What happened

Shares of tech stocks large and small got a last-minute (or more precisely, a last hour) boost in Friday trading. After President Trump went on television at 3 p.m. EDT and declared the coronavirus to be a "national emergency" in America, he sparked a stock rally that continued unabated all the way to the closing bell at 4 p.m. EDT.

In the cases of fiber-optic glassmaker Corning (GLW -0.12%) and communications laser-maker II-VI (COHR 1.18%), the news transformed what had been a "down" day into positive profits of 11.4%, and 17.4%, respectively. In the case of semiconductor giant Intel (INTC -2.36%), it took an opening price that was already up nearly 5% over Thursday's close -- and quadrupled it. Intel closed the day up a staggering 19.5%.

Three colorful arrows racing straight up on a black background

Image source: Getty Images.

So what

It's not often that words like "national emergency" are greeted with such joy. So what was in the President's announcement that got tech investors so excited? Among other actions, the federal government is: 

  • Making "up to $50 billion" available to "states and territories and localities in our shared fight against this disease."
  • Waiving federal licensing rules to permit doctors to practice "telehealth" across state lines.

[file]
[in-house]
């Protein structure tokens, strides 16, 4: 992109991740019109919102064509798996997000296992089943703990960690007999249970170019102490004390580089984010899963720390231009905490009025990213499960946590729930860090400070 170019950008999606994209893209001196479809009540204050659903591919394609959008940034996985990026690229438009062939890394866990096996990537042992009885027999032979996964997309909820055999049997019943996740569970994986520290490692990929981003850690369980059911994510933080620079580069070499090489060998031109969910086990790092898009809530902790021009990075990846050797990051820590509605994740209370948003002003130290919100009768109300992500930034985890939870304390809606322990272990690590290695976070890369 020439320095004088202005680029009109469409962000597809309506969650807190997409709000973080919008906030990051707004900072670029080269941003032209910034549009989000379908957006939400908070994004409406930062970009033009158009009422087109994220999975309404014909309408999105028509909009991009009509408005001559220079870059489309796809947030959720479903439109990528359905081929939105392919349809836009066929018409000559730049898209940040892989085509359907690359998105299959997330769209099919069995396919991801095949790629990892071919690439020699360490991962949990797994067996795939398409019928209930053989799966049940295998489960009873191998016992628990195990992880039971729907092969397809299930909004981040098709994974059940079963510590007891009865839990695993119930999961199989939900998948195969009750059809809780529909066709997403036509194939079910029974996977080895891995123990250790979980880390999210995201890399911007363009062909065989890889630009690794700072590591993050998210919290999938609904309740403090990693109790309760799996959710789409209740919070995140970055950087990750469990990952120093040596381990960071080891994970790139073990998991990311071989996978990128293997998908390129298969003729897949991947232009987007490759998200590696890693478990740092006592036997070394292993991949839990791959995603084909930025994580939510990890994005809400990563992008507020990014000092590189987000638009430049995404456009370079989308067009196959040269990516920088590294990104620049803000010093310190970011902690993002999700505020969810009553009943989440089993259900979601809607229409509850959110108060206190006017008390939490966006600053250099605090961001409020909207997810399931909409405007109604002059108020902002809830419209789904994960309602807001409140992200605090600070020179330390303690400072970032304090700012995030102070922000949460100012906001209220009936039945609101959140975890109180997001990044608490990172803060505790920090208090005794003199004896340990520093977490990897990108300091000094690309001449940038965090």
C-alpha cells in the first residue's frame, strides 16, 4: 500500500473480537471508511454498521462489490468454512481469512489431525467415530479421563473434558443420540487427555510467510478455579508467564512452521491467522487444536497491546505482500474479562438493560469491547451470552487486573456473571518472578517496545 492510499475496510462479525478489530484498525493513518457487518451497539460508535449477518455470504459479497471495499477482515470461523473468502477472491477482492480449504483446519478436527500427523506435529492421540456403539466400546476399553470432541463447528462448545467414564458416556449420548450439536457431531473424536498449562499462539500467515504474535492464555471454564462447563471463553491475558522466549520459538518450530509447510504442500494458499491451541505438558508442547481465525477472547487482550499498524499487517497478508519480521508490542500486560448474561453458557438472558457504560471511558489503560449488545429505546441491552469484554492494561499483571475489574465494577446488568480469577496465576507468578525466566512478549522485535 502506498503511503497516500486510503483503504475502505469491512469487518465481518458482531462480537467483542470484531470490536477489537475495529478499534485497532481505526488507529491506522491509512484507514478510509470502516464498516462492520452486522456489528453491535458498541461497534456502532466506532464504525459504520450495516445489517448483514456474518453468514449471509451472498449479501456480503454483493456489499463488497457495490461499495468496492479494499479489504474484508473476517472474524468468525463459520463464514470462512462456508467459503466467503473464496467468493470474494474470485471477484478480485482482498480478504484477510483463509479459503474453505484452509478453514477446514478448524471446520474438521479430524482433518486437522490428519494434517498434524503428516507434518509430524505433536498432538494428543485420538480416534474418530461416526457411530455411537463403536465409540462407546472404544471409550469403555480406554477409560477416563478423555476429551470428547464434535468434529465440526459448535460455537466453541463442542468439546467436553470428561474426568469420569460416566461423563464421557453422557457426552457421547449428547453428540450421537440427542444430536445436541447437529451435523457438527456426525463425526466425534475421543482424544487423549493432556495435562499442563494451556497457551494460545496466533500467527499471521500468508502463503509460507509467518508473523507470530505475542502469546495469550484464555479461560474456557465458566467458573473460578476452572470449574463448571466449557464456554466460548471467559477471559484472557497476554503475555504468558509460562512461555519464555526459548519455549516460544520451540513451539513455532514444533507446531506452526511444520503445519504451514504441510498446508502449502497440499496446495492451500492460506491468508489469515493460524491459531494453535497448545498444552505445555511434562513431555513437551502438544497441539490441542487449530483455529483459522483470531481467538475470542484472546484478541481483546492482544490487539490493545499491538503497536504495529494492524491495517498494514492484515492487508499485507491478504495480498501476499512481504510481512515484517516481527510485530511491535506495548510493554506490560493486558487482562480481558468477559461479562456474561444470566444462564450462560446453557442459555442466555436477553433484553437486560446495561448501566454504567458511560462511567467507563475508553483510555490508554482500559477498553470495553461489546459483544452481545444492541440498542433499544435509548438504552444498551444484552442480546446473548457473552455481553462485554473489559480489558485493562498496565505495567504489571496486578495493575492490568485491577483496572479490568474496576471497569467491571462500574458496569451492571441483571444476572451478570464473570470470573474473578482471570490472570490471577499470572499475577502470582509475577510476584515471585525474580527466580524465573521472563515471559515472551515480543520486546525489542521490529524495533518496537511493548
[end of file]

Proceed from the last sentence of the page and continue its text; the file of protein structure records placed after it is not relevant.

• Partnering with private companies such as LabCorp and Quest Diagnostics "to vastly increase and accelerate our capacity to test for the Coronavirus."
  • Accelerating Food and Drug Administration (FDA) approval of new coronavirus tests from Roche and Thermo Fisher.
  • Facilitating "drive-through tests" for COVID-19 at "pharmacies and retailers."
  • Partnering with Alphabet's Google to "develop a website ... to determine whether a test is warranted and to facilitate testing at a nearby convenient location." 
  • Waiving payments on "all student loans held by the federal government agencies ... until further notice."
  • Propping up oil prices with increased purchases for the Strategic Petroleum Reserve.

Now what

Although there's little in all of the above that seems directly applicable to the tech industry, investors appear to be hoping that the sum total of the efforts to accelerate testing for and treatment of COVID-19 will limit the damage the disease ends up doing to the U.S. economy -- which would be good news for tech companies and non-tech companies alike. This hope, combined with the infusion of federal dollars into the healthcare and oil industries, sparked joy among investors of all stripes, sending the Dow Jones Industrial Average, the Nasdaq Composite, and the S&P 500 stock indices all up about 9.3% by the close of Friday trading.

The news may not have been tech-stock related -- but tech stocks still went along for the ride and enjoyed all 60 minutes of it.